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St. Gertrude, is one of the greatest saints in the Church. She is the only female saint honored with the title “the Great.” A woman of the Middle Ages, St. Gertrude the Great lived in the 13th century, the golden century of the medieval age, when the Church was rich in both scholars and mystics, including St. Albert the Great, St. Bonaventure, St. Thomas Aquinas, St. Francis of Assisi, and St. Clare of Assisi.
Gertrude was born in Germany on the Feast of Epiphany, January 6, in the year 1256. Records of her origins are very minimal, and it is said she may have been orphaned at an early age. At the age of five, she was placed with the Benedictine nuns at their abbey in Helfta to be raised and educated. She was described as a lovable, quick-witted child by the nuns of Helfta. During her academic studies, St. Gertrude stood out for her intelligence and became accomplished in philosophy, literature, singing, and miniature painting. When she reached the proper age, Gertrude joined the community as a Benedietine nun.
She continued her intellectual pursuit, and around the age of 24, she wrote that she began to find the daily routines of her community monotonous and experienced a lack of meaning in her accomplishments, as well as feelings of anxiety and depression. However, at age 26 she received the first of many visions, also described as revelations, from the Lord which transformed her. He called to her saying “I have come to comfort you and bring you salvation.” She then changed her views and priorities in life, seeking comfort in Jesus alone.
St. Gertrude was blessed with a loving relationship with the Lord as a Bride of Christ. In her writings they often refer to each other as “spouse” or “beloved.” In her most well known vision, she is laying on Christ’s bosom with St. John the Apostle. The two lay on either side of the Lord, Gertrude on the right, John on the left, hearing the beating of His Heart. The Lord, sharing His Love with Gertrude, says, each time someone merely looks upon a crucifix with devotion, the mercy of God looks down upon their soul. Then they must remember these tender words,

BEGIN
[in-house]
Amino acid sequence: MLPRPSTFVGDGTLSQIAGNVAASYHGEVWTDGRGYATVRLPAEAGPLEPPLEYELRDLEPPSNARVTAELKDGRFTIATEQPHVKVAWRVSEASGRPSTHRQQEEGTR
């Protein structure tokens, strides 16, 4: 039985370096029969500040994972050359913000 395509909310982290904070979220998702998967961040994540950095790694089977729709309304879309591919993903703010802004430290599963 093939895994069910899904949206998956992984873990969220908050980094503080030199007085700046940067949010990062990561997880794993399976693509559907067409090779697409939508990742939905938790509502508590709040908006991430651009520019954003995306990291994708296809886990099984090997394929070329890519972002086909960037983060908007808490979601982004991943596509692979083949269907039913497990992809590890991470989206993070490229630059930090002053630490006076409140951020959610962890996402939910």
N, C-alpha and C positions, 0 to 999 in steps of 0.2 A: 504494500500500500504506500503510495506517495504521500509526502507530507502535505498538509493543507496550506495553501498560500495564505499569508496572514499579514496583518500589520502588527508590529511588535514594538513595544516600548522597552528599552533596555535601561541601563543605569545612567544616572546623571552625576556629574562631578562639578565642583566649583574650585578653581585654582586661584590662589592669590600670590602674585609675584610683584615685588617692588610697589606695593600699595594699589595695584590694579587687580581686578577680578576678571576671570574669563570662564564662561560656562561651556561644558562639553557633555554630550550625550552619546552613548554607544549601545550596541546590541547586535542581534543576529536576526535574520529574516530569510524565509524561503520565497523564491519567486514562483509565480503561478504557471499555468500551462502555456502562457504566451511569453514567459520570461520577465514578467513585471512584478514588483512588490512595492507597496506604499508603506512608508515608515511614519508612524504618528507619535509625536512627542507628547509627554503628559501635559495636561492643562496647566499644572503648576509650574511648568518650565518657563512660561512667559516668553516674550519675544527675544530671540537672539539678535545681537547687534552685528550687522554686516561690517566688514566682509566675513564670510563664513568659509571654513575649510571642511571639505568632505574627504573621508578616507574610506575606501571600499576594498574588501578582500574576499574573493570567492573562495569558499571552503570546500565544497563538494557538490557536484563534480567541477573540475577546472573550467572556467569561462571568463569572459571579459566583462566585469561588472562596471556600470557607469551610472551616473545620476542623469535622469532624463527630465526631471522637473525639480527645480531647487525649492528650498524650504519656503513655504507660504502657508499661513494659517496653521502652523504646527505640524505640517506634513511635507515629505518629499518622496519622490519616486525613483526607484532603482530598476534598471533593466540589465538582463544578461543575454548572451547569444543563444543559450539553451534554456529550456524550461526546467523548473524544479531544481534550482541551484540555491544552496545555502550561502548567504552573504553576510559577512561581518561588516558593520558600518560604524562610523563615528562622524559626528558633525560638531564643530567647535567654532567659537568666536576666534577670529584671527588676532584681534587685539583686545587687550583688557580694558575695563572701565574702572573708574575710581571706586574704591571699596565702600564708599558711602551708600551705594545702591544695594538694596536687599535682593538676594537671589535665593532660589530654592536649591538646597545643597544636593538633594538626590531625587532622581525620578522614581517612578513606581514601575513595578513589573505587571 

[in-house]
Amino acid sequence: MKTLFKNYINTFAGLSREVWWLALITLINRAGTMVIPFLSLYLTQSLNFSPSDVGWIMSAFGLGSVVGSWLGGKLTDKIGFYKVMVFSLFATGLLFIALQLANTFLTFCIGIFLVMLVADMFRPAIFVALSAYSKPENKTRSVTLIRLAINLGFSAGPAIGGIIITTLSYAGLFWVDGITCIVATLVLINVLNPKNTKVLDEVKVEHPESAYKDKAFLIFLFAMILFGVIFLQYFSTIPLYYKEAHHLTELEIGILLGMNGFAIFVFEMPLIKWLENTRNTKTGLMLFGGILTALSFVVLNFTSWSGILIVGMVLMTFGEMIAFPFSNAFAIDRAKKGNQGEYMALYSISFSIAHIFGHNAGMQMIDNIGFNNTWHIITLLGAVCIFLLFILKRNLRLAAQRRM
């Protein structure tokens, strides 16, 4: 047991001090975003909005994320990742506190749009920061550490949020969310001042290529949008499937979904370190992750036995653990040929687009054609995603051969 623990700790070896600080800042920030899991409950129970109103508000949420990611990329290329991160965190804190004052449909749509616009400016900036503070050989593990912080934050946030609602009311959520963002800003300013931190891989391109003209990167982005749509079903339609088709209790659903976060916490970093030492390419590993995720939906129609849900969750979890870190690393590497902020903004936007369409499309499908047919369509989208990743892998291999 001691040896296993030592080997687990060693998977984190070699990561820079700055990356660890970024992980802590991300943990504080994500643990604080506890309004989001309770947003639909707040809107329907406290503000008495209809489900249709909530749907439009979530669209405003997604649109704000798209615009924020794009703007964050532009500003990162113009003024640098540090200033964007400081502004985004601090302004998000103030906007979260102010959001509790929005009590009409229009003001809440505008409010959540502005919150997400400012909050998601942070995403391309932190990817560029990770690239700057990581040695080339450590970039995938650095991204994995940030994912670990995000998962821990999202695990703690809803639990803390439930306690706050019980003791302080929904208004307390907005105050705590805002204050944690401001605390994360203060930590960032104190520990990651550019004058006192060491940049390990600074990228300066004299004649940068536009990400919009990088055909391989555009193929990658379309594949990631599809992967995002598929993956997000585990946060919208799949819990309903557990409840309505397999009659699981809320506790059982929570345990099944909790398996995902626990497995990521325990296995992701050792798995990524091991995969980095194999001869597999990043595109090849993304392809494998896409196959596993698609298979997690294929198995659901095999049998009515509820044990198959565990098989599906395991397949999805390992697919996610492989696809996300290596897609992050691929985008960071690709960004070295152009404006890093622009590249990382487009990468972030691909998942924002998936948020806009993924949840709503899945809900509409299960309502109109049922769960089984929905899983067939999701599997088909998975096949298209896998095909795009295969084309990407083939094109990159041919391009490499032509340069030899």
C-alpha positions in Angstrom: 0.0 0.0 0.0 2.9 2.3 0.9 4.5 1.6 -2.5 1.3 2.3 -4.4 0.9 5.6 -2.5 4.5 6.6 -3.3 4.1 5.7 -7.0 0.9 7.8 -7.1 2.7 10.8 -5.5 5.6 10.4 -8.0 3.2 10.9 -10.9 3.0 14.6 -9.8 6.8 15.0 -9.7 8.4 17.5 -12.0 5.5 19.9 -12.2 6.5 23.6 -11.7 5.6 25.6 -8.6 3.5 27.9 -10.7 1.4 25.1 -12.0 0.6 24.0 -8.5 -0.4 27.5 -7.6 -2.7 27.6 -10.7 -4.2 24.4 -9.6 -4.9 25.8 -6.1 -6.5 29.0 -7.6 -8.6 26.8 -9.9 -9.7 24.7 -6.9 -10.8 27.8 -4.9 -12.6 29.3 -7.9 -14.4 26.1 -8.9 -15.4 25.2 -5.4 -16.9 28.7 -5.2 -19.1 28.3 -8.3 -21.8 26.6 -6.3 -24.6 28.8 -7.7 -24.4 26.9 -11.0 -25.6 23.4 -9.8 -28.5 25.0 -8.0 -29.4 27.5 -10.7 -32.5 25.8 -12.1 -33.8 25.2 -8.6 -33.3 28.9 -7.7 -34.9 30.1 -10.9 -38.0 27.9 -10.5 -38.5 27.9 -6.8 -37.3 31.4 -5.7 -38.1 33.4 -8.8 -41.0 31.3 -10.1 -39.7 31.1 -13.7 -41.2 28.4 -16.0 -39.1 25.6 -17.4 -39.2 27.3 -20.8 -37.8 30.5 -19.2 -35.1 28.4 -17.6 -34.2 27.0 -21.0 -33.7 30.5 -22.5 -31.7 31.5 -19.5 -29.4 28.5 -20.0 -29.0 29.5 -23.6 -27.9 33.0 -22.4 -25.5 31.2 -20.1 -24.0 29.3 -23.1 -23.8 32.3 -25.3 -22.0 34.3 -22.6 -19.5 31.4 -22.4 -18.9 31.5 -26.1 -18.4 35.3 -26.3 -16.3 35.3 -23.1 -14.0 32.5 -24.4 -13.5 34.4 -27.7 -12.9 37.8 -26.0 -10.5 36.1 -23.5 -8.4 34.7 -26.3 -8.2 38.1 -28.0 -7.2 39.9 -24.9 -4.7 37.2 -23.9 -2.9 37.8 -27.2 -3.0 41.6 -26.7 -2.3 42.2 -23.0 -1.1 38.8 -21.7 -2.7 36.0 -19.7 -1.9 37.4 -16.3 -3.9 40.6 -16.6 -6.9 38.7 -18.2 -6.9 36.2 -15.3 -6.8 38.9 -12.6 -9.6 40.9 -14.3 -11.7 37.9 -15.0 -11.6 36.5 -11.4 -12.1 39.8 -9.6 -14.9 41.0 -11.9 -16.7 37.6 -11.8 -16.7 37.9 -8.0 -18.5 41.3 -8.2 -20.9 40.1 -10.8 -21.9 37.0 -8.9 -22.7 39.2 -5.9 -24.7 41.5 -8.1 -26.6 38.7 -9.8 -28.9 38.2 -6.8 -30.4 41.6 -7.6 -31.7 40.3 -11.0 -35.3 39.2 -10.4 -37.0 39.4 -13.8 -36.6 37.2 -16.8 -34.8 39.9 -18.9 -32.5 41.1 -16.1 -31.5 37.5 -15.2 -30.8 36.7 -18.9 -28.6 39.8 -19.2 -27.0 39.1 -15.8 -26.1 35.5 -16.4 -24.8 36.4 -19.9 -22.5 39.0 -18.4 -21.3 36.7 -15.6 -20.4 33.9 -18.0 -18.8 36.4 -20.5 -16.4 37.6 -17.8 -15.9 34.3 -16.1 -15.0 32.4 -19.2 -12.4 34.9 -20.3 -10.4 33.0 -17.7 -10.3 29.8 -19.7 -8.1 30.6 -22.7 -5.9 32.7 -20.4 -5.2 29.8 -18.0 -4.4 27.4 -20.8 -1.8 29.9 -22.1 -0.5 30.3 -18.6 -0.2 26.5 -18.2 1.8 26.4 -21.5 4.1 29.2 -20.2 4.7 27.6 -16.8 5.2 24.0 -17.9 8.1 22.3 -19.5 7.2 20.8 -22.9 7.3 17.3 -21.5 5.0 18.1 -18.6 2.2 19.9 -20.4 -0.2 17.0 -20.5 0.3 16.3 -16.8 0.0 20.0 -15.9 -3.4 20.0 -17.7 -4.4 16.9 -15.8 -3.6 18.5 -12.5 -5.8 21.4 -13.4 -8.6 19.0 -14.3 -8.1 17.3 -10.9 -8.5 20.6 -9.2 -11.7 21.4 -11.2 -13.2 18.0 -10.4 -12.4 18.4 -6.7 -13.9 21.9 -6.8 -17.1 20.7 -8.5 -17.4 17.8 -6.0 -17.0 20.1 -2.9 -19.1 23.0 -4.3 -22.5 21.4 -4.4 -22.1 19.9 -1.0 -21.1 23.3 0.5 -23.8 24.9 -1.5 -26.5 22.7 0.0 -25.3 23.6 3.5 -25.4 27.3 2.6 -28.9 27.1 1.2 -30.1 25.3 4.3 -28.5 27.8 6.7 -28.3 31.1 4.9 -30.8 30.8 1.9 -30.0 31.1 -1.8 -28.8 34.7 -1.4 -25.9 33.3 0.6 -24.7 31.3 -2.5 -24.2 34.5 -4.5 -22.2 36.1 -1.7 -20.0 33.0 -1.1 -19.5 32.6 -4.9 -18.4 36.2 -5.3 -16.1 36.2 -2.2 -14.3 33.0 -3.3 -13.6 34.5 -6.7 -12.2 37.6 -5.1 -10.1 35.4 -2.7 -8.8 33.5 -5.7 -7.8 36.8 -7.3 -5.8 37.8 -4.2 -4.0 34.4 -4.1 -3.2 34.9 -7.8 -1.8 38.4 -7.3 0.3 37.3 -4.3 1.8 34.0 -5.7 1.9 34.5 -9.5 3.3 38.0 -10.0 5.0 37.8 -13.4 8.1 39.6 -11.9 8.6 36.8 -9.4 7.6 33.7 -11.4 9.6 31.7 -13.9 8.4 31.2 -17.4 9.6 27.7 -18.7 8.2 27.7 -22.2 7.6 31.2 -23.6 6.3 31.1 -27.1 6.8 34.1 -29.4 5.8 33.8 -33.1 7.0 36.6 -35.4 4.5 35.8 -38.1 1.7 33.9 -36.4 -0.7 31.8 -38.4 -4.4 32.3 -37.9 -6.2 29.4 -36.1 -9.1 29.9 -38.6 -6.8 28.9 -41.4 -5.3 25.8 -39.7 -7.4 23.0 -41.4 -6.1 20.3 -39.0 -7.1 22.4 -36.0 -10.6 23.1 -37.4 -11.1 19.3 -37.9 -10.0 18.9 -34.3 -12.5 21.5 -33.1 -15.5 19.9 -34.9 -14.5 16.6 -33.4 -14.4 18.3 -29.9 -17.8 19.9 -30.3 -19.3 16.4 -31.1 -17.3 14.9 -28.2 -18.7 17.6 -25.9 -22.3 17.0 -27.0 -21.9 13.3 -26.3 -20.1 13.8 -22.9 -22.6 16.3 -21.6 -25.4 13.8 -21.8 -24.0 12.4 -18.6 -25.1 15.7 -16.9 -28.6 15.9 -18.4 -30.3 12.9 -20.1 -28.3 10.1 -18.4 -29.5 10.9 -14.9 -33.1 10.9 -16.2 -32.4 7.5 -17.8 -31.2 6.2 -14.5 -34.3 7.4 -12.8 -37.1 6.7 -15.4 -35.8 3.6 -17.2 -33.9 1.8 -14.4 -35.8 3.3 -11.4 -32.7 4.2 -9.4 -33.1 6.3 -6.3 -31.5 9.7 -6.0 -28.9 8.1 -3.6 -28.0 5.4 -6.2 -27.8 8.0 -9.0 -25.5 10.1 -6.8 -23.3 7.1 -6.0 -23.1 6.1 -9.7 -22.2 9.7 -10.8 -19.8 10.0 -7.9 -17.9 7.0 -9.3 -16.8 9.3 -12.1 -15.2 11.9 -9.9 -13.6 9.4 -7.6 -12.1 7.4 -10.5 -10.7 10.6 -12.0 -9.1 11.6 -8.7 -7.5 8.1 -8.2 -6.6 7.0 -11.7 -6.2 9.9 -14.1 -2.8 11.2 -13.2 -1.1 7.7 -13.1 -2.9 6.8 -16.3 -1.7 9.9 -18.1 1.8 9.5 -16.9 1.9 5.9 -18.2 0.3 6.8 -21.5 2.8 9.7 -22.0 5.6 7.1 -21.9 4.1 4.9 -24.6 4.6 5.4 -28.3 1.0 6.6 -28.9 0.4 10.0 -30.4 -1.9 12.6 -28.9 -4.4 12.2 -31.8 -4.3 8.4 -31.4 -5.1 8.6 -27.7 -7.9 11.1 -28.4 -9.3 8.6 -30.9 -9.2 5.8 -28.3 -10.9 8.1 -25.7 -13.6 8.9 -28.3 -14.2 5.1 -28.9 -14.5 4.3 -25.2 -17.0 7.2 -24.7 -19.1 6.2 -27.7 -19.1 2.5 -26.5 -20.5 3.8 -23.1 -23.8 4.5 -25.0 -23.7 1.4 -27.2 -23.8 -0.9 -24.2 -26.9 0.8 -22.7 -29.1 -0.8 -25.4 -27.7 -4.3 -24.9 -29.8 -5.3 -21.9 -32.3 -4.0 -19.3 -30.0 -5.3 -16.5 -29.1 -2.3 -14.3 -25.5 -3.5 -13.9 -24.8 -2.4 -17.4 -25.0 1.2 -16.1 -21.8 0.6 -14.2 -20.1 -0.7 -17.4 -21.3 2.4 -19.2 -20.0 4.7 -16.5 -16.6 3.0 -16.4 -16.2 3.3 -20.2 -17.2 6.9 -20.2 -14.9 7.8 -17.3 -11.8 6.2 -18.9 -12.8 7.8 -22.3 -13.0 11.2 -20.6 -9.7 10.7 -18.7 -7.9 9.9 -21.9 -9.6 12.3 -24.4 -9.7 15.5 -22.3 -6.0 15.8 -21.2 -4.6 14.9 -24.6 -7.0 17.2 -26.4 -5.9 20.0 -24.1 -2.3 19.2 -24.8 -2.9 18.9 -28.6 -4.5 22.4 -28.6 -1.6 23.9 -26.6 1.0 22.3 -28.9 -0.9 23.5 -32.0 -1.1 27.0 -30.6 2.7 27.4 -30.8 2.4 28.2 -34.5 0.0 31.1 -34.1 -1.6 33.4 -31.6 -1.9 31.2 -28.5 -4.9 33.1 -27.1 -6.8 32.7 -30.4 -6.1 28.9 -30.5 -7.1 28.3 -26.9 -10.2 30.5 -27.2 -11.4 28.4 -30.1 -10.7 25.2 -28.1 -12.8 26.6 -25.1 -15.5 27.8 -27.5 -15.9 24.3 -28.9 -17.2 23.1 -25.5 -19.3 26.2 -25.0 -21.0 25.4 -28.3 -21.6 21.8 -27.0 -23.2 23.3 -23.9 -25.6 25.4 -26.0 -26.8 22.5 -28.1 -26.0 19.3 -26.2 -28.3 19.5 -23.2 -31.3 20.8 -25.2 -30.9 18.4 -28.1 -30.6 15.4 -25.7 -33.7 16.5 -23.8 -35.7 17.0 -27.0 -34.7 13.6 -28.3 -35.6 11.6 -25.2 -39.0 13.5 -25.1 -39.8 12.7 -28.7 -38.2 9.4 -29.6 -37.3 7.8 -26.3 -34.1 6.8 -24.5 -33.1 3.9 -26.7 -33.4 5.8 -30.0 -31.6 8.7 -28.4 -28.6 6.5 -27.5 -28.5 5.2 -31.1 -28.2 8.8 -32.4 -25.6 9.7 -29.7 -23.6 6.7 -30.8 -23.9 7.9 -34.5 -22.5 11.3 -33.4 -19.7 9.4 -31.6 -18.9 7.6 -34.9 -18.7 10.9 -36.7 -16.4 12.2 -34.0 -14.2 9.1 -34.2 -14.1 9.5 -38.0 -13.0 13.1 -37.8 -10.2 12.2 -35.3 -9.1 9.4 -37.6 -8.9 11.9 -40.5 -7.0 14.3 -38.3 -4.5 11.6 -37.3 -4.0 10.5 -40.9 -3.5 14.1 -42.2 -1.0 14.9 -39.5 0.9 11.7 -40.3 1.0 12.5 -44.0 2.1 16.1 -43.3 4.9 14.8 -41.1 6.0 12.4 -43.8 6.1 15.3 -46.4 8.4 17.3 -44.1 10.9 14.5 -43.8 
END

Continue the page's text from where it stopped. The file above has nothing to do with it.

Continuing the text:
“My Heart is so passionately enamored of thee that, were it necessary in order to save thee, I would again willingly endure, for thee alone, all that I have suffered for the salvation of the whole world” The Lord shares countless times the desires of His Heart, not just for Gertrude but for all peoples.
The Lord reveals His divine love to Gertrude in multiple visions. God enlightened and softened her mind, detaching her from her love of literature and all vanities, which no longer appealed to her. From now on, God alone was pleasing to her soul, and the yoke of Our Lord became to her sweet and His burden light, whereas before, Gertrude says she had found them hard, and almost unbearable. She praised God for bringing about this wonderful transformation in her soul, by “composing a beverage suitable to my temperament.”
Gertrude placed the Lord into all that she did, just like St. Therese of Lisieux. The mundane tasks of life turned sweet when she invited Him into them. I try my best to include the Lord in my daily tasks in life, and when I do I often feel His love and peace enter.
Today, we celebrate St. Gertrude’s feast day on November 16th and she is known as the patroness of the dead because of her special devotion to the souls in purgatory. St. Gertrude’s “little way” was to regularly pray for the souls in purgatory. Catholic tradition says that Jesus promised St. Gertrude that 1,000 souls would be released from purgatory every time the following prayer is recited with devotion:
Eternal Father, I offer Thee the Most Precious Blood of Thy Divine Son, Jesus, in union with the masses said throughout the world today, for all the holy souls in purgatory, for sinners everywhere, for sinners in the universal church, those in my own home and within my family. Amen.